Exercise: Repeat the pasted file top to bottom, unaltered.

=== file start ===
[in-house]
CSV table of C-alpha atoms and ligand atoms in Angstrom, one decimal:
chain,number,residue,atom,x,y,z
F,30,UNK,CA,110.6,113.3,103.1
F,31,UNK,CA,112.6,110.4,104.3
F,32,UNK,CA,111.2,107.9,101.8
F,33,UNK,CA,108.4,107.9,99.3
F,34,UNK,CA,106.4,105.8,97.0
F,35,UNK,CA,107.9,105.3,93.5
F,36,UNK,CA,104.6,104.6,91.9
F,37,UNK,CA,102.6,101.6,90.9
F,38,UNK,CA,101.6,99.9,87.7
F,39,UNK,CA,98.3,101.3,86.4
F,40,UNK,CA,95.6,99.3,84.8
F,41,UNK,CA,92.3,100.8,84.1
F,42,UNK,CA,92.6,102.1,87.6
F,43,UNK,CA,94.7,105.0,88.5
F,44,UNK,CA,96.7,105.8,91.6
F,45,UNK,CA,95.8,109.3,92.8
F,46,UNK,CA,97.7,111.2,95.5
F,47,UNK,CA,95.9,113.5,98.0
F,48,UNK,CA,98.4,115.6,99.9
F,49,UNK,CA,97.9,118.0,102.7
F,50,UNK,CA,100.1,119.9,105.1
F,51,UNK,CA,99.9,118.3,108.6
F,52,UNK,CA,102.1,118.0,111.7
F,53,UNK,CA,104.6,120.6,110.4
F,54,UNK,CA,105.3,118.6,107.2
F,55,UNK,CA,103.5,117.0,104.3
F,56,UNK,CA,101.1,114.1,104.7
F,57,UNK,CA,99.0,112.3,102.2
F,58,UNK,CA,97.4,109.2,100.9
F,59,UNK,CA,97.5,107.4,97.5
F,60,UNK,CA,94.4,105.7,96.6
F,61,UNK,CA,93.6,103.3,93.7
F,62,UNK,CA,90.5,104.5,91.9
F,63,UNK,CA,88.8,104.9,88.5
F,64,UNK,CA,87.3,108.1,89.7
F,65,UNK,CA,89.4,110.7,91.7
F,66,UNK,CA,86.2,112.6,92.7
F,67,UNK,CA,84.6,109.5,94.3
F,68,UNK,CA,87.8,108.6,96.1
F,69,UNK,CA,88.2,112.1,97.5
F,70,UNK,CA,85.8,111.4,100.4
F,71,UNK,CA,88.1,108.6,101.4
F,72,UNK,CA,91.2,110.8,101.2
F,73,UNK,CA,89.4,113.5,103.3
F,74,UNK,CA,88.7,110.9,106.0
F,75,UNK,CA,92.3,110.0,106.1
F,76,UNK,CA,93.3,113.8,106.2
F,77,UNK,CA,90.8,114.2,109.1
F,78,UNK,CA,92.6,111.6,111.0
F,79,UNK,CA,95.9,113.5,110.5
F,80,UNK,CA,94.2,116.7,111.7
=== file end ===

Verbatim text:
[in-house]
CSV table of C-alpha atoms and ligand atoms in Angstrom, one decimal:
chain,number,residue,atom,x,y,z
F,30,UNK,CA,110.6,113.3,103.1
F,31,UNK,CA,112.6,110.4,104.3
F,32,UNK,CA,111.2,107.9,101.8
F,33,UNK,CA,108.4,107.9,99.3
F,34,UNK,CA,106.4,105.8,97.0
F,35,UNK,CA,107.9,105.3,93.5
F,36,UNK,CA,104.6,104.6,91.9
F,37,UNK,CA,102.6,101.6,90.9
F,38,UNK,CA,101.6,99.9,87.7
F,39,UNK,CA,98.3,101.3,86.4
F,40,UNK,CA,95.6,99.3,84.8
F,41,UNK,CA,92.3,100.8,84.1
F,42,UNK,CA,92.6,102.1,87.6
F,43,UNK,CA,94.7,105.0,88.5
F,44,UNK,CA,96.7,105.8,91.6
F,45,UNK,CA,95.8,109.3,92.8
F,46,UNK,CA,97.7,111.2,95.5
F,47,UNK,CA,95.9,113.5,98.0
F,48,UNK,CA,98.4,115.6,99.9
F,49,UNK,CA,97.9,118.0,102.7
F,50,UNK,CA,100.1,119.9,105.1
F,51,UNK,CA,99.9,118.3,108.6
F,52,UNK,CA,102.1,118.0,111.7
F,53,UNK,CA,104.6,120.6,110.4
F,54,UNK,CA,105.3,118.6,107.2
F,55,UNK,CA,103.5,117.0,104.3
F,56,UNK,CA,101.1,114.1,104.7
F,57,UNK,CA,99.0,112.3,102.2
F,58,UNK,CA,97.4,109.2,100.9
F,59,UNK,CA,97.5,107.4,97.5
F,60,UNK,CA,94.4,105.7,96.6
F,61,UNK,CA,93.6,103.3,93.7
F,62,UNK,CA,90.5,104.5,91.9
F,63,UNK,CA,88.8,104.9,88.5
F,64,UNK,CA,87.3,108.1,89.7
F,65,UNK,CA,89.4,110.7,91.7
F,66,UNK,CA,86.2,112.6,92.7
F,67,UNK,CA,84.6,109.5,94.3
F,68,UNK,CA,87.8,108.6,96.1
F,69,UNK,CA,88.2,112.1,97.5
F,70,UNK,CA,85.8,111.4,100.4
F,71,UNK,CA,88.1,108.6,101.4
F,72,UNK,CA,91.2,110.8,101.2
F,73,UNK,CA,89.4,113.5,103.3
F,74,UNK,CA,88.7,110.9,106.0
F,75,UNK,CA,92.3,110.0,106.1
F,76,UNK,CA,93.3,113.8,106.2
F,77,UNK,CA,90.8,114.2,109.1
F,78,UNK,CA,92.6,111.6,111.0
F,79,UNK,CA,95.9,113.5,110.5
F,80,UNK,CA,94.2,116.7,111.7